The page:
In an ABC News report citing a Catholic University study, 95% of catholic women use birth control methods and 85% favor a change in church teachings.  We must also remember that the Catholic Church lobbied hard during the formation the Affordable Health Care Act to strike any provisions that might condone abortion rights.  To Catholic officials, no reform, meaning the continuation of 30 million without coverage and the arbitrary right of insurance companies to deny coverage due to pre-existing conditions, was preferred over respecting a woman’s right to choose.

The Catholic Church should remember the government ruling applies to everyone and are not targeted at Catholics.  Individual Catholics are under no pressure to use contraceptives.

And most obviously, the end of the bus line is where the non-catholic (or catholic practicing) world begins.

A Laser Tax?

May 2, 2009

This past week Senator Bob Casey voted to approve Kansas Governor Kathleen Sebelius as the next Secretary of Health and Human Services. No big deal since Casey is a Democrat and Sebelius was Democratic President Barack Obama’s pick. No big deal except Casey is an outspoken pro-lifer, a Catholic, and a regular church goer. On top of that Scranton Catholic Church Bishop, Joseph Marino, had strongly urged Casey to vote against Sebelius. Bishop Marino used the old saw, “Casey might not be worthy to receive communion” if he voted for Sebelius.

Casey did vote for Sebelius and pointed out the larger picture. Kathleen Sebelius was a very qualified candidate and the work of the Department of Health and Human Services oversees a wide portfolio of activities and only tangentially gets involved with the pro-choice issue. Most urgent in Sebelius’s duties is the national response to the Swine Flu influenza.

Marino’s words are typical of most secular extremists. While I personally find it out of place for any man to speak against a woman’s right to anything and especially her right to reproductive health, Marino’s words go well beyond that. He was using the soft but real power of the Catholic Church to influence the direction and workings of the US Government. This is certainly Marino’s right when exercised privately within the voting booth. It is totally out of bounds, however, when he says it from the pulpit.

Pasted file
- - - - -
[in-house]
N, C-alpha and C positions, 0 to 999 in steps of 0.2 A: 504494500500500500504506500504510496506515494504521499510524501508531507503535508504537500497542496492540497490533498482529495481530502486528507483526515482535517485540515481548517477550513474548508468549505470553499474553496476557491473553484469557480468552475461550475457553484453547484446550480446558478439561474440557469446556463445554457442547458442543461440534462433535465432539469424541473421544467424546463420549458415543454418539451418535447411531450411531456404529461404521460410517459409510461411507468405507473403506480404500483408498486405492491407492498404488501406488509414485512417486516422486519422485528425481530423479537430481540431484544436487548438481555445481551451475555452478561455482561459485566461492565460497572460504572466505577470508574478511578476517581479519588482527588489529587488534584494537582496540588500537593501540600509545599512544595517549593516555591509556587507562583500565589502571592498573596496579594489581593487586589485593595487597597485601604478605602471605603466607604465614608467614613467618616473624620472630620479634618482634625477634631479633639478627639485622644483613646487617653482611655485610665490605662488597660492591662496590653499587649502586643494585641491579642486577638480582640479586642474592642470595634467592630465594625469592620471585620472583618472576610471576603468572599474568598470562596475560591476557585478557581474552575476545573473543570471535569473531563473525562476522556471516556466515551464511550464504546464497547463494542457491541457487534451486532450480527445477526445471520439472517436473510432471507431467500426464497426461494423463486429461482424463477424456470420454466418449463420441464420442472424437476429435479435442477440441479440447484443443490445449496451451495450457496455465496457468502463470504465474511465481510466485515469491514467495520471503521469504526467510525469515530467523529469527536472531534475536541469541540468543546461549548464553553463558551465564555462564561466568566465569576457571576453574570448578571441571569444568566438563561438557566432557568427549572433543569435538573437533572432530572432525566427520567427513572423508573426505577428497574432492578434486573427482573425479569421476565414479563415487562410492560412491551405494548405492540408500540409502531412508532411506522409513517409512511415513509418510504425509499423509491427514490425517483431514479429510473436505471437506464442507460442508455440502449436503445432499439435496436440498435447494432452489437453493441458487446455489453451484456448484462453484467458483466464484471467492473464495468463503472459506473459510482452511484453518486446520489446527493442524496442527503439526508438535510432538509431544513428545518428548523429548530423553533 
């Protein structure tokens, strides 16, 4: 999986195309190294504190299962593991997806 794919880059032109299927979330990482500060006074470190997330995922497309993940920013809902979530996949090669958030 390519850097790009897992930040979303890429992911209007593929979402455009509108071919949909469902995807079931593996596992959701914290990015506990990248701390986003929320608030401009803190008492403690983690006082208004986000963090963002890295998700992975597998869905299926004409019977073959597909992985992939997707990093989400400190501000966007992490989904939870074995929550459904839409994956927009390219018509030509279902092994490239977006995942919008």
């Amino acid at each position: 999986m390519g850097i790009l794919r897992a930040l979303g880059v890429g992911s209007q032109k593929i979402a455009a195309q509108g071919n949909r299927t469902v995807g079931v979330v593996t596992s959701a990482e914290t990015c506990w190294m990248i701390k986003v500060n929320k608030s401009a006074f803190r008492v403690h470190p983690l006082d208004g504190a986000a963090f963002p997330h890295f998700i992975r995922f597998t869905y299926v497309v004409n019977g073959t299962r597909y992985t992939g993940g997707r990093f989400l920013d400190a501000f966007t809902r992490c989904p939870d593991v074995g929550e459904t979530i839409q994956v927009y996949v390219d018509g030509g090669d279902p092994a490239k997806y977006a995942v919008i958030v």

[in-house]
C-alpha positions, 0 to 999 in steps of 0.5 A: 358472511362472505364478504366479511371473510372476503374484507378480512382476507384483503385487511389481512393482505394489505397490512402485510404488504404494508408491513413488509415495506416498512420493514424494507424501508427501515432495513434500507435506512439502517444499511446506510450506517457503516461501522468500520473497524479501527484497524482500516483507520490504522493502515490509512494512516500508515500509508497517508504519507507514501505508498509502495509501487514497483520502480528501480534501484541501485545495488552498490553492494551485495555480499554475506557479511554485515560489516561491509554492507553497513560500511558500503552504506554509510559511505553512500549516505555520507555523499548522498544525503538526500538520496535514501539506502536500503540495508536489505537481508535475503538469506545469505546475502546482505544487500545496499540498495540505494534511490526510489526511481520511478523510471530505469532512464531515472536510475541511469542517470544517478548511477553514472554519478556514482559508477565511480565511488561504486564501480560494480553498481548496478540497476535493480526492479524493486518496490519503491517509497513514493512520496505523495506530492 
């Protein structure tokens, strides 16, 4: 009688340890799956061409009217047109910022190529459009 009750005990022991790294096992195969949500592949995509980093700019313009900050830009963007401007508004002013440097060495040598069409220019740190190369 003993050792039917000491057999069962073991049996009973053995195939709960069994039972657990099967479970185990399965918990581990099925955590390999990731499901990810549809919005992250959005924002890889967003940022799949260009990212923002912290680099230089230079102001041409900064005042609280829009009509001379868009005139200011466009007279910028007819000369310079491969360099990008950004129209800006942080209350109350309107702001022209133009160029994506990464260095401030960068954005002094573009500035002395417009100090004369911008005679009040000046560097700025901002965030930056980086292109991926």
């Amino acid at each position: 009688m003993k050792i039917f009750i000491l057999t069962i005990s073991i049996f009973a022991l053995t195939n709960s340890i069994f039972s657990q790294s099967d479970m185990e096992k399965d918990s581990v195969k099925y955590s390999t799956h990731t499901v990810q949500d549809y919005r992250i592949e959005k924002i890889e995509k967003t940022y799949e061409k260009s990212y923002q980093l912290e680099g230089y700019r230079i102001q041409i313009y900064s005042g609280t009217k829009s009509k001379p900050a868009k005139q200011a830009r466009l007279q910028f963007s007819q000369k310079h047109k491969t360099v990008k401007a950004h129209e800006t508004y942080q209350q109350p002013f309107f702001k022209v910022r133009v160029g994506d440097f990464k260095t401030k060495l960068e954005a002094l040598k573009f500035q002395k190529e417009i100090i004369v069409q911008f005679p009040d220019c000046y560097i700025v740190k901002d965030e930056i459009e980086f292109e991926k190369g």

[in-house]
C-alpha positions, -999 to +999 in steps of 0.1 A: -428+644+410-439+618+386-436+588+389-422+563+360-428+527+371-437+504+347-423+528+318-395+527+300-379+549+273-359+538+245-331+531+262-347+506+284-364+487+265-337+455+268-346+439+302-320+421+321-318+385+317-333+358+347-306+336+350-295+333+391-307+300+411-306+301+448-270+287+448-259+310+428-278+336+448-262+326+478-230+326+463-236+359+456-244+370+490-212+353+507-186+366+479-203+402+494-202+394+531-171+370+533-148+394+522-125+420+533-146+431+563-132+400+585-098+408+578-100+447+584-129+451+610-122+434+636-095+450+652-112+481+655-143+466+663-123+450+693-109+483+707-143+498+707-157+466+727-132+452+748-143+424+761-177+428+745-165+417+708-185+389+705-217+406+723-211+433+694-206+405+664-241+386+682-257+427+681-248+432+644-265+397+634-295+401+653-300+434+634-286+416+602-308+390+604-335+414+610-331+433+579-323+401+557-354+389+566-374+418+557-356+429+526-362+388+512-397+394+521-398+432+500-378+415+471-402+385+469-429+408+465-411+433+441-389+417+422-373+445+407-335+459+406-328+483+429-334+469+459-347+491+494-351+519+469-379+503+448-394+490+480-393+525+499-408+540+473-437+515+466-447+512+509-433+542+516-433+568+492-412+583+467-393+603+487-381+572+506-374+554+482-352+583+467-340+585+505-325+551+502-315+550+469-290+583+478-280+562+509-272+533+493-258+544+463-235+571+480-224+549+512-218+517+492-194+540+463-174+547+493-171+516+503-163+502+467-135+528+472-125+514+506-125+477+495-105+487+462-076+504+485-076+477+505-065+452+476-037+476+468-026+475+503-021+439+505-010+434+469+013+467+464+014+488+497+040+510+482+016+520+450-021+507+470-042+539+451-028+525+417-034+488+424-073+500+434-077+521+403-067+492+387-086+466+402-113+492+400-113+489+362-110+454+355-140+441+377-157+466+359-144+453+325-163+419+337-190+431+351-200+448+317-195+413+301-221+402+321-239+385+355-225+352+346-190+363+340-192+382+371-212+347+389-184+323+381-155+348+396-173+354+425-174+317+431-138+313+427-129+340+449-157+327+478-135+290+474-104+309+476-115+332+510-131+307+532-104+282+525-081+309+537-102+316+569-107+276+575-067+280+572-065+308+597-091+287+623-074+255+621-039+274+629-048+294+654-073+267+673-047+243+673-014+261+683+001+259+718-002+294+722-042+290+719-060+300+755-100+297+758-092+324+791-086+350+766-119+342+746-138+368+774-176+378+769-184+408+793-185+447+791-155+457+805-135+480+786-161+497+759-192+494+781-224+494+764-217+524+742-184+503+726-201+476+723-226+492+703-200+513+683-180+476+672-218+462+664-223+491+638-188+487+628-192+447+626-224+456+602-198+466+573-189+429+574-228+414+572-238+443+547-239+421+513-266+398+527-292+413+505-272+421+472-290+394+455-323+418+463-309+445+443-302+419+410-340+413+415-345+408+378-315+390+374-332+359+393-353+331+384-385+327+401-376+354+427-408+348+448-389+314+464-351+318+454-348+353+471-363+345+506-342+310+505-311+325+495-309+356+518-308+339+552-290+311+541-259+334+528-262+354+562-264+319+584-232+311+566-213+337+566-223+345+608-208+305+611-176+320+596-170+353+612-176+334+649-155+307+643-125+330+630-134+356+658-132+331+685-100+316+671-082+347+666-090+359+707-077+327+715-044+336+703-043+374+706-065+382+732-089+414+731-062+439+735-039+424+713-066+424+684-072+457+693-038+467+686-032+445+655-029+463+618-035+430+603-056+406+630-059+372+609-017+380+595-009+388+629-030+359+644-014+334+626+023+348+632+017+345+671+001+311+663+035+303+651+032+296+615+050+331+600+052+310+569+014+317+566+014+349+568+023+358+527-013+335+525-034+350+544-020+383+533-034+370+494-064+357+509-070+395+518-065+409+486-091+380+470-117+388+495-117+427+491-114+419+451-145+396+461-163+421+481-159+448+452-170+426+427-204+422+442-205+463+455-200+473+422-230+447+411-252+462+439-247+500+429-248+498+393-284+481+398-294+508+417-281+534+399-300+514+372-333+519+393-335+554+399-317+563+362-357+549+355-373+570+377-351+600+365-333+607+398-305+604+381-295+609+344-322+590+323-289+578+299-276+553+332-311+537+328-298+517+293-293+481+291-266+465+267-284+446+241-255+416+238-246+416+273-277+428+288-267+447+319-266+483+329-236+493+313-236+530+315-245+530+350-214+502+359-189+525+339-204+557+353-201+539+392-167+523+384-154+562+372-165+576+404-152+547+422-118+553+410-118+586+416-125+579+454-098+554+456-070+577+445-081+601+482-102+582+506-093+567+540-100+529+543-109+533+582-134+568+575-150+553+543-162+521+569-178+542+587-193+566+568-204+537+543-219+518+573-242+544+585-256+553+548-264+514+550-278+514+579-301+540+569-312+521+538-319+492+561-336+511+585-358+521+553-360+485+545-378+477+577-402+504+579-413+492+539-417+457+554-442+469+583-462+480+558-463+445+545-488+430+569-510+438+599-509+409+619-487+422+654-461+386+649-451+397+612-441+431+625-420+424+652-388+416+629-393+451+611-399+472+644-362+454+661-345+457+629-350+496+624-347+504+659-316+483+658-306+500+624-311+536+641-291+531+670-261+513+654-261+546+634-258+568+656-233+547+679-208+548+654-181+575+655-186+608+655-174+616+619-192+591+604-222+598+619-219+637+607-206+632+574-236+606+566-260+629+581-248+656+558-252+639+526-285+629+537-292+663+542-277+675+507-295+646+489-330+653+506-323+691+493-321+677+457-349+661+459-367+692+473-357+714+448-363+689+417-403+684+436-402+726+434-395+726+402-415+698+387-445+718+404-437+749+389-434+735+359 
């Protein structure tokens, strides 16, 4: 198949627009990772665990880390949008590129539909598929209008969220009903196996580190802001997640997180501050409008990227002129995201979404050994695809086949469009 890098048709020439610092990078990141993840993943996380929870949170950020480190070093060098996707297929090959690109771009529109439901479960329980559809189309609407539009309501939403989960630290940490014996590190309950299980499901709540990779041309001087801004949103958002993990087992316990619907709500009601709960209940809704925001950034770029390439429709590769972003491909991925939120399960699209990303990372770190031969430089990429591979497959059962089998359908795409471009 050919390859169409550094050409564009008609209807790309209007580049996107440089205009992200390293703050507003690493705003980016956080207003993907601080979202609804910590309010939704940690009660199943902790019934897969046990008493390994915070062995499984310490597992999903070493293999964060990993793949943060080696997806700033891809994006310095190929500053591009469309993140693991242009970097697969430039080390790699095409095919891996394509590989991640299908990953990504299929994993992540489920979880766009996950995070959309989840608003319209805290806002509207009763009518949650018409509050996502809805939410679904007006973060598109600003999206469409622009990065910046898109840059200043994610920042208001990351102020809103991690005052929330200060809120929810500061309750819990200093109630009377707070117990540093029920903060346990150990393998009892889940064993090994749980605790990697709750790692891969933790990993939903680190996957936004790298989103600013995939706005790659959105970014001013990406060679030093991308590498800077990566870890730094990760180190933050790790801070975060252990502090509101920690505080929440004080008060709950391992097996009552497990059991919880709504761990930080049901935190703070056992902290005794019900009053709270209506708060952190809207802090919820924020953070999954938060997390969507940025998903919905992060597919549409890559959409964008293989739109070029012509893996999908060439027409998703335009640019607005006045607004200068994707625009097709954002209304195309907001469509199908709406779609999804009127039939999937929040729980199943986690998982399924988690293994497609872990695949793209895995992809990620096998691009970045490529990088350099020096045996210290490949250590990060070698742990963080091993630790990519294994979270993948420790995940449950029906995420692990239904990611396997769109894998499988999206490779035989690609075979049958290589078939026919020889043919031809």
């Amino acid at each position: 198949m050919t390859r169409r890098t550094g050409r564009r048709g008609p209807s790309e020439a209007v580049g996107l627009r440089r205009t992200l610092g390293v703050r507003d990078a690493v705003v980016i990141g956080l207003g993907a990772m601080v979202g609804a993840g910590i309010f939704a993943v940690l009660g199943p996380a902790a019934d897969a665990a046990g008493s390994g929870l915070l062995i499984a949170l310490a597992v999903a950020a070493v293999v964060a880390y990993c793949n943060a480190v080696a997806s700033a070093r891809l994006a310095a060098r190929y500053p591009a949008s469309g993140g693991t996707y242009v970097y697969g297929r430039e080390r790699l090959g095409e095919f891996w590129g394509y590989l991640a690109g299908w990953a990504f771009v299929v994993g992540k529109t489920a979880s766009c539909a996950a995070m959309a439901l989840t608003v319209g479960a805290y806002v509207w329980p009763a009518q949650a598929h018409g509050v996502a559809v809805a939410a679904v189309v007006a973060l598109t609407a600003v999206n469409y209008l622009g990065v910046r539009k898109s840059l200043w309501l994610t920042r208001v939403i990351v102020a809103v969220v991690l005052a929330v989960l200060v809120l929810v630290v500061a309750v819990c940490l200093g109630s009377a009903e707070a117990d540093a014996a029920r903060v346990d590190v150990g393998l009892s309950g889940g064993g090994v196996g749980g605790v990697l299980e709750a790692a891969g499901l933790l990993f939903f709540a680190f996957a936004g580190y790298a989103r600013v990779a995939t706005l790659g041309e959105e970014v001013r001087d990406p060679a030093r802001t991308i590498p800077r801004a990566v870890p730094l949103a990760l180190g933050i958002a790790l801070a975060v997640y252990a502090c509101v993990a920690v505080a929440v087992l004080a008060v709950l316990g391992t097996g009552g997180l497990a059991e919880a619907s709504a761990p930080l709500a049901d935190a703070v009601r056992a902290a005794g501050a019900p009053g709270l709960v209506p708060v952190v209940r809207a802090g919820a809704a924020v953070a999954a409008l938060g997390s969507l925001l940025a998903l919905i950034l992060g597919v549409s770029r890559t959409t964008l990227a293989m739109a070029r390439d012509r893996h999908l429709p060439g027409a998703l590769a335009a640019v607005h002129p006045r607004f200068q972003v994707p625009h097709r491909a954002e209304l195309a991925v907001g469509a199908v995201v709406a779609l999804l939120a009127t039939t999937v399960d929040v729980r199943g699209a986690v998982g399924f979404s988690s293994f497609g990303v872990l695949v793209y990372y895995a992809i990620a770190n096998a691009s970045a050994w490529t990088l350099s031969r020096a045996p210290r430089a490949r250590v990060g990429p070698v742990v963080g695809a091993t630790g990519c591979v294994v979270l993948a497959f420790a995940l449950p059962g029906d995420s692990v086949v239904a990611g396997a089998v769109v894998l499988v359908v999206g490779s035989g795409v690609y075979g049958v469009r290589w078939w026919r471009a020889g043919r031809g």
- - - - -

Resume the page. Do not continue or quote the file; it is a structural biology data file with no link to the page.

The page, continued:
Religion is by definition a matter of faith. There is no proof that what ever the religion’s teaching might be are true or is there a stream of logic that can reach the teaching through a series of hypothesis and proofs. But for many people, their faith is miles deep and a very important part of their mental make up. Thinking Catholics need a “heads up” on the use of this type of tactic (denying communion) and recognize it for what it is, “psychological blackmail”.

Meddling into the public sector (with his religious robes on), could and should be punished quickly with measures the Catholic Church can understand.  A “laser tax”, aimed directly at the offending religious official that would in effect revoke for 60 to 90 days the tax free status of Bishop Marino’s Scranton church.

Woman Beating, Anyone?

April 28, 2009

Senate Republican leaders are taking aim once more at their feet, and it seems Governor Kathleen Sebelius may be in the way.  Sebelius has been nominated by President Obama to become the next Secretary of Health and Human Services.  Kansas Governor Sebelius who was elected twice by Kansas voters, who usually vote Republican, has received high marks for even handed leadership.  What could be the reasons to threaten to derail her nomination?

Leave it to Republicans to rise high on their horse and cite Sebelius’s support of a womans right to reproductive health.  They posture and strut around, and then say things like, “we need to know about her views on abortion and her association with a late term abortionist?”  It makes no difference what Governor Sebelius thinks about either of these questions, she is being nominated to run a Government agency and is bound by the laws of the land.

There has not been a single issue around whether Governor Sebelius can lead the sprawling department.  There is also no argument that it is important to fill the Secretary position and get on with business, especially with a world pandemic raging with its ultimate impact still uncertain.

The Catholic Church has, on its own, spoken out against Governor Sebelius citing her pro-choice position as the litmus test.  How an organization that contains an estimated one thirds homosexuals (and denies it… gays must not tell!), continues to experience pedophilia (and claims it is just a few bad apples), and has consistently denied woman priesthood (and kept woman in as lowly roles as possible), can continue to speak on denying a woman a non-sectarian government role for her private views, is a lot to swallow.

This is an issue that the Obama Administration should fight to the end.  While Governor Sebelius is well qualified, she is not the only person for this job.  Rather, this type of obstructionism based upon sectarian views is wrong and dangerous to our Country’s future.